Winner Take All
(For a more theological take on this topic, look for the "Spiritual Shortcuts" editorial in the January issue of Christianity Today.)
Vince Lombardi spoke a lot about winning. "Winning is not a sometime thing," Lombardi once said, "it's an all the time thing. You don't win once in a while; you don't do things right once in a while; you do them right all the time. Winning is a habit." For his legendary championship teams playing on the “frozen tundra” of Lambeau Field, that meant no cutting corners in preparation or performance. Unfortunately, Americans today have absorbed only half of the lesson. We want to win at all costs, but we’re willing to cut every corner to do it.
From Wall Street to Main Street, from academia to the locker room, America is facing an epidemic of cheating. Consider:
Confronted with disastrous publicity and a possible trial, investing titan Merrill Lynch recently paid a $100-million settlement in New York state. Attorney General Eliot Spitzer charged that the firm’s “supposedly independent and objective investment advice was tainted and biased,” contributing to $4 trillion in investor losses after the crash of NASDAQ.
Three months after the World Trade Center towers collapsed, the Municipal Credit Union of New York faced a $15 million shortfall. ATM users who purposefully overdrew their accounts while the computer tracking system was down had scammed their own credit union.
Celebrity academics such as Doris Kearns Goodwin, Stephen Ambrose, and Michael Bellesiles have faced public humiliation for plagiarism or falsified research.
Jayson Blair, Jack Kelley, and CBS News are just the latest examples of cheating in journalism.
More than 90 percent of college students say they would cheat to get a job. Donald McCabe, founding president of the Center for Academic Integrity, uncovered a 30 to 35 percent jump in some types of cheating among college students in the 1990s. “Over the long haul, there’s certainly been an increase in cheating,” McCabe says.
According to a 2002 study, 44 percent of 2.6 million job applications contained lies.
Rightly or wrongly, Sammy Sosa, Mark McGwire, and Barry Bonds have seen their prodigious athletic exploits tarnished because of suspicions over corked bats and performance-enhancing drugs. “For the last 20 or 30 years,” says Charles Yesalis, a researcher at Penn State, “we’ve had this idea that there are only a few bad apples in the barrel. But in reality, in many, many different sports, there are only a few good apples.”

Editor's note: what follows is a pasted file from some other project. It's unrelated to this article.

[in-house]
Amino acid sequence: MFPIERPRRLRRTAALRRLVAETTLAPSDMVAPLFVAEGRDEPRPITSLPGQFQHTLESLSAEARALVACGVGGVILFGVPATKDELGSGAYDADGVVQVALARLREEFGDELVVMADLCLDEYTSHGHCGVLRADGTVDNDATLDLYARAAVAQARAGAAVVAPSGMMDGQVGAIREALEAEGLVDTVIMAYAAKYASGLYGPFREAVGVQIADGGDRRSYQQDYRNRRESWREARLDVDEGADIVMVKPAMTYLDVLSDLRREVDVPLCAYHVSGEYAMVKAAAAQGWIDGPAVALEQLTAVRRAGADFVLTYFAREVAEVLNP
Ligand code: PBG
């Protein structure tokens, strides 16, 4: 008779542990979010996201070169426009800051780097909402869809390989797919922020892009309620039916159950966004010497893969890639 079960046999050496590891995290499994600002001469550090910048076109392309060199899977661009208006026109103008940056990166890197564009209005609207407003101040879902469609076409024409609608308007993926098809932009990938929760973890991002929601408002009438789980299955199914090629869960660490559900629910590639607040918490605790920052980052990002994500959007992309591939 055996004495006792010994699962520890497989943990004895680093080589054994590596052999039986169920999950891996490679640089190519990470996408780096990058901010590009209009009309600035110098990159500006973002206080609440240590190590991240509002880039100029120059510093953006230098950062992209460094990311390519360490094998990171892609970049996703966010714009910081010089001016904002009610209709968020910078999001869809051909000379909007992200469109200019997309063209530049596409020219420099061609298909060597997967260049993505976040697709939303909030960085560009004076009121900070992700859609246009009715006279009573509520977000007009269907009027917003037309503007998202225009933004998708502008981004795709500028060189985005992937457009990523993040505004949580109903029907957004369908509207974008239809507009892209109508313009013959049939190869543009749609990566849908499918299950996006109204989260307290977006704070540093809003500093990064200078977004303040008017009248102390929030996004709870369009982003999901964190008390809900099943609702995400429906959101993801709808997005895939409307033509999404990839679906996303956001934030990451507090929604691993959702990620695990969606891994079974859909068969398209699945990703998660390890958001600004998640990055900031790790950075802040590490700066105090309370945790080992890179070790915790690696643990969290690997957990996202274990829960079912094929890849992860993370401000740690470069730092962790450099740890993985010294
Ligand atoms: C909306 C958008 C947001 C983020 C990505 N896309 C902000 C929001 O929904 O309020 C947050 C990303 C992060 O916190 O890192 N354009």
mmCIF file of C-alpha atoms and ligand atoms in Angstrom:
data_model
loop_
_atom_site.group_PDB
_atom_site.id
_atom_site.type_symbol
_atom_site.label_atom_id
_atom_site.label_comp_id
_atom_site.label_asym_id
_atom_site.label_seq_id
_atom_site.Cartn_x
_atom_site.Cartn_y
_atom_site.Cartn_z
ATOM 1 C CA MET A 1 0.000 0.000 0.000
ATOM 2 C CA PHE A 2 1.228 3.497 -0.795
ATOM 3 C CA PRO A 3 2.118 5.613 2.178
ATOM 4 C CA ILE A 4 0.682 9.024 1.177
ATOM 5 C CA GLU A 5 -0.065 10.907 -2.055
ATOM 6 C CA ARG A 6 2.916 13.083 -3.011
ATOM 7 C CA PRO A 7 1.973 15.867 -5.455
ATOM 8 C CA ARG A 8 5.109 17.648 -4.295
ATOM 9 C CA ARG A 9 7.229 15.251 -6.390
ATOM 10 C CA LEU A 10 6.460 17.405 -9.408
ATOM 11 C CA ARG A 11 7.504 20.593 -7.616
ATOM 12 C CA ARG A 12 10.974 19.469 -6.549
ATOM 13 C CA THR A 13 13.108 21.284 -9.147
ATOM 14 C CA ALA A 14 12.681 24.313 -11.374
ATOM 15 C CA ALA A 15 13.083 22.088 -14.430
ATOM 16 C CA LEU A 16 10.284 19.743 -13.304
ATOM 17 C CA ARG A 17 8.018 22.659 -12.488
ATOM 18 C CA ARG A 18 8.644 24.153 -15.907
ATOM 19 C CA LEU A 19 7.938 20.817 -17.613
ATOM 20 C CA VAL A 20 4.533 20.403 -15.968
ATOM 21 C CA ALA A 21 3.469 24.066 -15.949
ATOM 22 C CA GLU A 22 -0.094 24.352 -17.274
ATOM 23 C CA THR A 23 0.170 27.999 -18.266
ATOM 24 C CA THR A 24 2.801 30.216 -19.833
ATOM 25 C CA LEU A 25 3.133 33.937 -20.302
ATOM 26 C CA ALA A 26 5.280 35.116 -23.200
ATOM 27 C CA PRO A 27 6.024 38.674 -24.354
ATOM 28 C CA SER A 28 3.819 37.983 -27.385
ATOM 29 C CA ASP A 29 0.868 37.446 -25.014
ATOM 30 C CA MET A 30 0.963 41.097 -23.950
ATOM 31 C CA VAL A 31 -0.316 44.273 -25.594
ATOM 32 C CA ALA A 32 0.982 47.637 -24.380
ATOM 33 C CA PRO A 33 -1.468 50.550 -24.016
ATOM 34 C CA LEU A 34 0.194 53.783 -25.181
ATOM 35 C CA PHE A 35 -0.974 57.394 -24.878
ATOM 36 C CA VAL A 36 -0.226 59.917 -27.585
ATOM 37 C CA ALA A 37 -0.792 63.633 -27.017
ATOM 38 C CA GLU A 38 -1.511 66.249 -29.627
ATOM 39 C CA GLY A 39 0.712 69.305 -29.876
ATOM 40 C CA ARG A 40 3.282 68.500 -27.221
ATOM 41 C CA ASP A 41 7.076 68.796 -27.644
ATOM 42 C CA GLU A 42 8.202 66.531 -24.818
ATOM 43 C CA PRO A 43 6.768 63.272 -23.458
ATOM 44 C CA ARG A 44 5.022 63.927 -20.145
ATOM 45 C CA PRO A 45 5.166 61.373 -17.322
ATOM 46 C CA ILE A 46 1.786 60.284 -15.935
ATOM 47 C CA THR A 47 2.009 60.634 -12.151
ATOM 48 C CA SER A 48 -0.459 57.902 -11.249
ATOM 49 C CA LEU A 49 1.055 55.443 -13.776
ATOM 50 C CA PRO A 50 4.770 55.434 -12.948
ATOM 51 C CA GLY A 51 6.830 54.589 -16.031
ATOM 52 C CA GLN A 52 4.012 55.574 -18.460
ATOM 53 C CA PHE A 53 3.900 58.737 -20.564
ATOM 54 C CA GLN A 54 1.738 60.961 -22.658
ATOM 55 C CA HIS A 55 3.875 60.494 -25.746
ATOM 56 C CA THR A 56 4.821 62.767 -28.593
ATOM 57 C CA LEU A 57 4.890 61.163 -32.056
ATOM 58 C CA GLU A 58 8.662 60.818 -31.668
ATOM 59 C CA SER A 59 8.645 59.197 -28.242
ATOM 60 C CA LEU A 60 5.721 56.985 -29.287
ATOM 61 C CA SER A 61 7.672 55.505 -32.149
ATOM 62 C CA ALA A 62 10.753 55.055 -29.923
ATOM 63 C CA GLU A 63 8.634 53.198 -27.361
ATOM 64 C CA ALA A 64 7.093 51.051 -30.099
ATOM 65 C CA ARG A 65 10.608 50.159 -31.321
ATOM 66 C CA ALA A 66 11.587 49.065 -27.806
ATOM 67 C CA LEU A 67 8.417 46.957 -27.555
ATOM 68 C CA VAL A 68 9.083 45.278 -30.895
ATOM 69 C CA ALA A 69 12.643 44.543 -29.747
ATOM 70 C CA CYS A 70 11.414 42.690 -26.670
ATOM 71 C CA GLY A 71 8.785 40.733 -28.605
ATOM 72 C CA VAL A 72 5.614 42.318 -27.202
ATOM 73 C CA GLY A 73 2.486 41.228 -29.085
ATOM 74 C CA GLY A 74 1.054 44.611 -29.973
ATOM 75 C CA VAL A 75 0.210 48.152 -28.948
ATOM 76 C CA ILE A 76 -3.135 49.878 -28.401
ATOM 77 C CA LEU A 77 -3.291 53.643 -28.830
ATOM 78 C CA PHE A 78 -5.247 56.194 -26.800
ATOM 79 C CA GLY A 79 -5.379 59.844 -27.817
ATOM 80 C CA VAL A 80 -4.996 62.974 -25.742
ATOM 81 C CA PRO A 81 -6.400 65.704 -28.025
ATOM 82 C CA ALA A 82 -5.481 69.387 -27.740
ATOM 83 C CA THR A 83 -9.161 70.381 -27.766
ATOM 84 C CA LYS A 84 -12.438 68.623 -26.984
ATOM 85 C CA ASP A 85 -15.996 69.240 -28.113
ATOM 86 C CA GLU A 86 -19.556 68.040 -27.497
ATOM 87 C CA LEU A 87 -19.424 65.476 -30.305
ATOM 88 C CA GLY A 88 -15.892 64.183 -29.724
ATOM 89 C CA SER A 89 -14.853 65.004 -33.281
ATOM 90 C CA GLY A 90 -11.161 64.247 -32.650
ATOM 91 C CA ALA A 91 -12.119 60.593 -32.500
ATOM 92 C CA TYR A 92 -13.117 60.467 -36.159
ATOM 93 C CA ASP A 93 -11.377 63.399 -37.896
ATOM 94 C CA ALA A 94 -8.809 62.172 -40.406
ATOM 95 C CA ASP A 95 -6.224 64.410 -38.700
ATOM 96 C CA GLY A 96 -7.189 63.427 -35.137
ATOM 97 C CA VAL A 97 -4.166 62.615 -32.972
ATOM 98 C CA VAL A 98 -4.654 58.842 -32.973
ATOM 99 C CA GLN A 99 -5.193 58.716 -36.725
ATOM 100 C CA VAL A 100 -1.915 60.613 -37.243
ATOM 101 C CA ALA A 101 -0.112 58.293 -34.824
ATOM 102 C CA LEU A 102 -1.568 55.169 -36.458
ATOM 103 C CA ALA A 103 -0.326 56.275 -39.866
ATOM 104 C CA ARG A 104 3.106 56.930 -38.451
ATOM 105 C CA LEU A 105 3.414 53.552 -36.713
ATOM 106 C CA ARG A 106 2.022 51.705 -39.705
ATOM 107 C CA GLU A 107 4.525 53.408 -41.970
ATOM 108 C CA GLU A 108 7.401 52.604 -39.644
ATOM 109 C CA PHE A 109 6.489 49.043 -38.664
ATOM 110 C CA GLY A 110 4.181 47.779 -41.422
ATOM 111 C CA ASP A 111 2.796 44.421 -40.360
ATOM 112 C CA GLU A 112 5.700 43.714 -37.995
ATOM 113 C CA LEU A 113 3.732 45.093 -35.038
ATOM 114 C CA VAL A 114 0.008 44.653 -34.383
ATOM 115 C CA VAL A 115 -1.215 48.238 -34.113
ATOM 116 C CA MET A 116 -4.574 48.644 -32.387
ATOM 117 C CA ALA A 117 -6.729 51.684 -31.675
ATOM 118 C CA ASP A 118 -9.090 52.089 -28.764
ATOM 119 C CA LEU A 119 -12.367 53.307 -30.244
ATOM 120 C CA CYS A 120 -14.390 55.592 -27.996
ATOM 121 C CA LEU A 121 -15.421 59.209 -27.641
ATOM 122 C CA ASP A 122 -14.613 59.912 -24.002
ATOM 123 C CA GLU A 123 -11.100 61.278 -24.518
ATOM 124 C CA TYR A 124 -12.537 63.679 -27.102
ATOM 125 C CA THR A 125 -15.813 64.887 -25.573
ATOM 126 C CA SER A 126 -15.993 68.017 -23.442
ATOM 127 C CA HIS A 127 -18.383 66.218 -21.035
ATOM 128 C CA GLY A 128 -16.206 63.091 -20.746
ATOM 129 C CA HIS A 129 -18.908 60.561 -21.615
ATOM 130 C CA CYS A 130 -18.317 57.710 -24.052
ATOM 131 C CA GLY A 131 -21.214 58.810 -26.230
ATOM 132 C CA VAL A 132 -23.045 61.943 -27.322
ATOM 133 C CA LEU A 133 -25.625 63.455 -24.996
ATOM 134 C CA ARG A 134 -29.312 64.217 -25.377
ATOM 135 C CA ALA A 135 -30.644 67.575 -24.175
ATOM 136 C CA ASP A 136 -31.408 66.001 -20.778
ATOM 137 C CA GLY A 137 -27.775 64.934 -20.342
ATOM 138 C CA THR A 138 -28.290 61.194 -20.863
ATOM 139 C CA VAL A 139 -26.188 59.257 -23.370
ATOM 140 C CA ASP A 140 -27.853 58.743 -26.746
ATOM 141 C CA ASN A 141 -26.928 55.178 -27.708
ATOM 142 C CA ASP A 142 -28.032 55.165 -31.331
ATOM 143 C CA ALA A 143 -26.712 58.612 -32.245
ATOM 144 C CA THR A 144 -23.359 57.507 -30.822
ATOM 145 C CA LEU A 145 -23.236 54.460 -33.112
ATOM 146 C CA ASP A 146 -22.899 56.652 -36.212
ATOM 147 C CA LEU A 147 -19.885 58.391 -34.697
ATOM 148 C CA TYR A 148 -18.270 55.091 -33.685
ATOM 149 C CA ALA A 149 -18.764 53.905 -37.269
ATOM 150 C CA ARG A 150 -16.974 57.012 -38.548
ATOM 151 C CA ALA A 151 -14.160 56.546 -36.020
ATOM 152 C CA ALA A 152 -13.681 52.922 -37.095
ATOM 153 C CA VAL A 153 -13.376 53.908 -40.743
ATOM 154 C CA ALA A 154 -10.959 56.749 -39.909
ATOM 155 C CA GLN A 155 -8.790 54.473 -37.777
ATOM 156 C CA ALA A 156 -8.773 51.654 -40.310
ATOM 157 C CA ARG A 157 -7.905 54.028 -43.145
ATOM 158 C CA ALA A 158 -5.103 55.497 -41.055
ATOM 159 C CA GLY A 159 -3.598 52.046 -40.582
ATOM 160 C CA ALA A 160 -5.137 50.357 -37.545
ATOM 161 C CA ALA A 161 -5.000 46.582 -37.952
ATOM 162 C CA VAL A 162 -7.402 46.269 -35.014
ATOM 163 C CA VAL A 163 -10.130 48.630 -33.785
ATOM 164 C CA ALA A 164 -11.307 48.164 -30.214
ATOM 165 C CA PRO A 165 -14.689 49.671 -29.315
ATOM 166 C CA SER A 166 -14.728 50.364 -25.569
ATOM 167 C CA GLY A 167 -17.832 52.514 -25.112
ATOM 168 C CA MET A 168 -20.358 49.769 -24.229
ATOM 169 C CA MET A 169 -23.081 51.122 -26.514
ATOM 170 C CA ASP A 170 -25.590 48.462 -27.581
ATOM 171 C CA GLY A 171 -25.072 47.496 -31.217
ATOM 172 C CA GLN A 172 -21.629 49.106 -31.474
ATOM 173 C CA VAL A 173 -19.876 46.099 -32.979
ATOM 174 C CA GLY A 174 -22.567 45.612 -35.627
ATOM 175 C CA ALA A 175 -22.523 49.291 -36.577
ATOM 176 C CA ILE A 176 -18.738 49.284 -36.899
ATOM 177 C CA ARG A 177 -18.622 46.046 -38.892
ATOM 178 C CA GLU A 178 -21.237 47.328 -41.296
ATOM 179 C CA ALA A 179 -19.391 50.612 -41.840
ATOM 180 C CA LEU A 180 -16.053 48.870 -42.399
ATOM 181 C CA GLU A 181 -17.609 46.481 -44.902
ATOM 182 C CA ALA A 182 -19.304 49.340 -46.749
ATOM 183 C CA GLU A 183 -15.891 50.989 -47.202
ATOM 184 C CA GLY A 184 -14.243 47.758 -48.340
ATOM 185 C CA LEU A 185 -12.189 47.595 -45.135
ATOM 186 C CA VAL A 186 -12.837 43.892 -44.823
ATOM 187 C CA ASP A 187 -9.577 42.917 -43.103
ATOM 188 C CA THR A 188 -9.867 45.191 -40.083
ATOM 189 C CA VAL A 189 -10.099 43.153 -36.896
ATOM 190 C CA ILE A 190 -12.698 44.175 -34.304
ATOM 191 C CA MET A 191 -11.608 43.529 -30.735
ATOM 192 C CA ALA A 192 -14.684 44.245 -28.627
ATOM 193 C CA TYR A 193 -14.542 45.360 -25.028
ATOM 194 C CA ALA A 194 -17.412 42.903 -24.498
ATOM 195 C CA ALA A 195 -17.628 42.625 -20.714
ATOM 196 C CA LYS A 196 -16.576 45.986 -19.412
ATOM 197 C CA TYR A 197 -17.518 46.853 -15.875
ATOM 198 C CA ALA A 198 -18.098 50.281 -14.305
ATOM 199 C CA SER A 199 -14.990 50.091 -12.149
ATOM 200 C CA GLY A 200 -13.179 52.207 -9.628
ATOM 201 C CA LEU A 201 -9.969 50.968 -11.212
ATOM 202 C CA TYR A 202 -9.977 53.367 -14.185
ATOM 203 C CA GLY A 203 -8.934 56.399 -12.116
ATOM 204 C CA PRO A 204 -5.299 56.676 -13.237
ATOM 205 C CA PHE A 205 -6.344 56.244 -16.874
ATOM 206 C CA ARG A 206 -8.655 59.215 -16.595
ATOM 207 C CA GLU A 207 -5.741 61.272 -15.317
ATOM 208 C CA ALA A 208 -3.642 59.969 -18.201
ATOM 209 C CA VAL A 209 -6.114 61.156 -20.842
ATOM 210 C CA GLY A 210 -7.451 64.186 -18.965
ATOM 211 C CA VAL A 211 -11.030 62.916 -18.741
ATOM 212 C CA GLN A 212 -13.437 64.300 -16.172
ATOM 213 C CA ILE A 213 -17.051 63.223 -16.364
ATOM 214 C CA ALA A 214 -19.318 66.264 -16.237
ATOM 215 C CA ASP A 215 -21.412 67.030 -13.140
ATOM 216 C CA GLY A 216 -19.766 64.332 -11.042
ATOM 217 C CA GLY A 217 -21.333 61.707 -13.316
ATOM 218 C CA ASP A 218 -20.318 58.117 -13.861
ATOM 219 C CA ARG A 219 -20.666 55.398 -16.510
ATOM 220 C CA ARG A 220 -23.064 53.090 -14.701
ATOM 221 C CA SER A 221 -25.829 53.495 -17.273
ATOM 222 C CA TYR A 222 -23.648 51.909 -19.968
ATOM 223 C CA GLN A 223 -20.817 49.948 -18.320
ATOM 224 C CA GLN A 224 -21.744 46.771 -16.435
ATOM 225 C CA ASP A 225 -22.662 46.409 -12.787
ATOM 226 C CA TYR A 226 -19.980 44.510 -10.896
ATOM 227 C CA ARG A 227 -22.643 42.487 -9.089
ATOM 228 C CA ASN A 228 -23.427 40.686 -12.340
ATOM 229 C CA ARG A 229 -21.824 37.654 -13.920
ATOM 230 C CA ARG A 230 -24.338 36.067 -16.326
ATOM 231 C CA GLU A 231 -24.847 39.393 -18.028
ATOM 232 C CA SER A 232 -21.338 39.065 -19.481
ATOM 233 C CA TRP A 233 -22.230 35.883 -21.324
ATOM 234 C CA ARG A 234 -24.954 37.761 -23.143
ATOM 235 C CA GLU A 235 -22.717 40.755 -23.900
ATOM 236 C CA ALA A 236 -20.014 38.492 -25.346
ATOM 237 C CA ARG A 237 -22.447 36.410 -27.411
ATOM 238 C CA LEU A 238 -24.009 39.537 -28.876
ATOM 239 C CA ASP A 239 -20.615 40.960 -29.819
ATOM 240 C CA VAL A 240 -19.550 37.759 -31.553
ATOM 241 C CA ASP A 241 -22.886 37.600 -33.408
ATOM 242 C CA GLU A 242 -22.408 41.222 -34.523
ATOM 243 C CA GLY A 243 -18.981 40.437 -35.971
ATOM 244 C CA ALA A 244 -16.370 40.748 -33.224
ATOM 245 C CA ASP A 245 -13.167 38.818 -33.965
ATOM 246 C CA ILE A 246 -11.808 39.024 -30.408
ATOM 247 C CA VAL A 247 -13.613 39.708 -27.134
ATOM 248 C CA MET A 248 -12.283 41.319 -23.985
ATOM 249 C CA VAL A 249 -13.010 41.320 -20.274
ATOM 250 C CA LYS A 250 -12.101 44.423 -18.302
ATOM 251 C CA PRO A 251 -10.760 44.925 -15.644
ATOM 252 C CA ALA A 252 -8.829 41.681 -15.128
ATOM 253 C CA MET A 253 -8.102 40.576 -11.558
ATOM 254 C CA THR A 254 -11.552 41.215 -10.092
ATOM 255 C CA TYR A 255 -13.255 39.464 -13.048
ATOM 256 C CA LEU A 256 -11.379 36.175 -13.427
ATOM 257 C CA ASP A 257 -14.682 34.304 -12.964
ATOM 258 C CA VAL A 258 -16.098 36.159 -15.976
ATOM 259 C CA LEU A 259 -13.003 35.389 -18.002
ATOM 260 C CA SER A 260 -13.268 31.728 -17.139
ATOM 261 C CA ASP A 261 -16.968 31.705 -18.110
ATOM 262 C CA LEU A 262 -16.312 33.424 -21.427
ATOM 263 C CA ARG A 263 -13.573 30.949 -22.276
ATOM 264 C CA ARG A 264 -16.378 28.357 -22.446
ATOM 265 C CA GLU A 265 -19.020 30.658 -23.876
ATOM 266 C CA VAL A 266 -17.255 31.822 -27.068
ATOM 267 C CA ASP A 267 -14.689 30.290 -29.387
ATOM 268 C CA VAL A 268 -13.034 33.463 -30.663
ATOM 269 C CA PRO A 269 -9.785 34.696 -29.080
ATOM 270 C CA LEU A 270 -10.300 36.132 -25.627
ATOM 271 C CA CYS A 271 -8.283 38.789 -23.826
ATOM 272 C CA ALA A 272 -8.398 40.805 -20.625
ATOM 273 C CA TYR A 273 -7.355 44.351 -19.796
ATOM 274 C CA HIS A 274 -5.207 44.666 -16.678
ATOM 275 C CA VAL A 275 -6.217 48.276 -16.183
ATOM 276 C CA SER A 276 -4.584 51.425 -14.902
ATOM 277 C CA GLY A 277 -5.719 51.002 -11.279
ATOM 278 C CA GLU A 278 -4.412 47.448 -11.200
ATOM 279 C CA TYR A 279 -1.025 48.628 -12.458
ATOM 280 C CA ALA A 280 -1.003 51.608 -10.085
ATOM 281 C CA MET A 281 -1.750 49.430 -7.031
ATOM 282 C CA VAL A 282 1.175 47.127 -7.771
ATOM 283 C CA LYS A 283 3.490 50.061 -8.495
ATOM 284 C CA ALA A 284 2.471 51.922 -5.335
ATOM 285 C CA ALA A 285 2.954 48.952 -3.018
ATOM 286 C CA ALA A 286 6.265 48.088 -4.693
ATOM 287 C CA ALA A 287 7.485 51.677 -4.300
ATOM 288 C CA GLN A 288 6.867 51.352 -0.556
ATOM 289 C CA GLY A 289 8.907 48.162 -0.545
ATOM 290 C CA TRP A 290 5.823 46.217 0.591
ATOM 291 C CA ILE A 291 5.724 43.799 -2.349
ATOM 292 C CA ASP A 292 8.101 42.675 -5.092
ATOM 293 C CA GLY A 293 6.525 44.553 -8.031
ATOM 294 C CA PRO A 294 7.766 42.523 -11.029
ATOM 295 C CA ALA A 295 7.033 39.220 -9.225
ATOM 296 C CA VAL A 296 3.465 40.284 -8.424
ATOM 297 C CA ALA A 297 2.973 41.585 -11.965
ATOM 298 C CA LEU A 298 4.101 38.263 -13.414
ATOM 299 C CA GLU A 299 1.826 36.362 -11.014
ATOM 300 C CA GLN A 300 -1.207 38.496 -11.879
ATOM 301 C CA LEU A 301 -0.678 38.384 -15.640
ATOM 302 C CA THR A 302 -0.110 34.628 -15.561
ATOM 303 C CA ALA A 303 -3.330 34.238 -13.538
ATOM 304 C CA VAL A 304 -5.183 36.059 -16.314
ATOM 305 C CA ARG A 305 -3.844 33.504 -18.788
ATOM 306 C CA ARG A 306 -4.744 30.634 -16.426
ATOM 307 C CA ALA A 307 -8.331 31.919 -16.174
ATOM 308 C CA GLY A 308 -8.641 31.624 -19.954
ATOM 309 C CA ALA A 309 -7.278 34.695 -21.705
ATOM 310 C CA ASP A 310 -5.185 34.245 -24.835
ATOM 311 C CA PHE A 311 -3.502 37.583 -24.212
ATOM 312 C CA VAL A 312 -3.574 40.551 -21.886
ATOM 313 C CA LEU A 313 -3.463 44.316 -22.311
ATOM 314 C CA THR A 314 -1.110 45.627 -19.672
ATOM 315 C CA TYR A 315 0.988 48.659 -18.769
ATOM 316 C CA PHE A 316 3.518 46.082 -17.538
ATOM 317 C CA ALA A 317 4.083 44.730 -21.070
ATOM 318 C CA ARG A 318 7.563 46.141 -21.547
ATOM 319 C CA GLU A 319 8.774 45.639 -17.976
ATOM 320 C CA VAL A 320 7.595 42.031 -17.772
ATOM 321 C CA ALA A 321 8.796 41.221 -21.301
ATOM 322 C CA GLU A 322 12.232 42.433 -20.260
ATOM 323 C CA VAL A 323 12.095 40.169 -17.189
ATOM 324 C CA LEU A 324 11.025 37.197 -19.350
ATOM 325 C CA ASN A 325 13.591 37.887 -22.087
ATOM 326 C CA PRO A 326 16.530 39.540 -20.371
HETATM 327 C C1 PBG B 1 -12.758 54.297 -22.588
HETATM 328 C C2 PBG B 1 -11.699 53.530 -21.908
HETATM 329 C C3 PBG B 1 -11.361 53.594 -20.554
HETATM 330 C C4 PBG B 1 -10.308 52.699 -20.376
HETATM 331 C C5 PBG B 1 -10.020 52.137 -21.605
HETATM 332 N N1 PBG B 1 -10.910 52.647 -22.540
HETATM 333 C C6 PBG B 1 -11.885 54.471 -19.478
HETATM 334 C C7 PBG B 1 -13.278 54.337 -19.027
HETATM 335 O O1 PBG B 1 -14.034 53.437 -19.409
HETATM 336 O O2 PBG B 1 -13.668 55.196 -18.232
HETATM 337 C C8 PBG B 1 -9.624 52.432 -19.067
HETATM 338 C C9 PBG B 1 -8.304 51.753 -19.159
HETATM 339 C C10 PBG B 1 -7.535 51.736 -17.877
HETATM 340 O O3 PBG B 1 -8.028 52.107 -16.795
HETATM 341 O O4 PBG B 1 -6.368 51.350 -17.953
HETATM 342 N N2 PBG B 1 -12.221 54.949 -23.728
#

Yesalis told WebMD that the problem is widespread. “We’ve got scientists and professors who cheat, journalists who cheat, lawyers who cheat, and CEOs who cheat,” Yesalis says.
What is cheating? Researcher David Callahan, author of The Cheating Culture: Why More Americans Are Doing Wrong to Get Ahead, defines it simply as “breaking the rules to get ahead academically, professionally, or financially.” Callahan, co-founder of the Demos public policy center, detects “a pattern of widespread cheating throughout U.S. society.”
We’ve simply internalized a pernicious bumper sticker slogan I first saw in the 1980s: “He who dies with the most toys wins.”
Unfortunately, in this post-election period of increased emphasis on moral values, cheating, like the angel of death, has visited the churches, too. Affinity frauds are running rampant in the pews, costing the unwary and the greedy billions in pyramid schemes and the like. Many folks have fallen victim not only to the smooth sales pitches of con artists who claim to share their faith, but also to their own foolish desires to get rich quick. Such gullibility isn’t surprising, when you realize that the Barna Group reports that one-third of Christians say money is very important to them.
Cheating even reaches the pulpit. Earlier this fall the prominent pastor of a megachurch in North Carolina resigned after admitting he used material from other preachers without attribution. Another pastor in Missouri stepped down after admitting he plagiarized sermon material via the Internet.
While cheating is not a new problem, it is more widespread and out in the open. Fewer people today, Callahan believes, feel ashamed.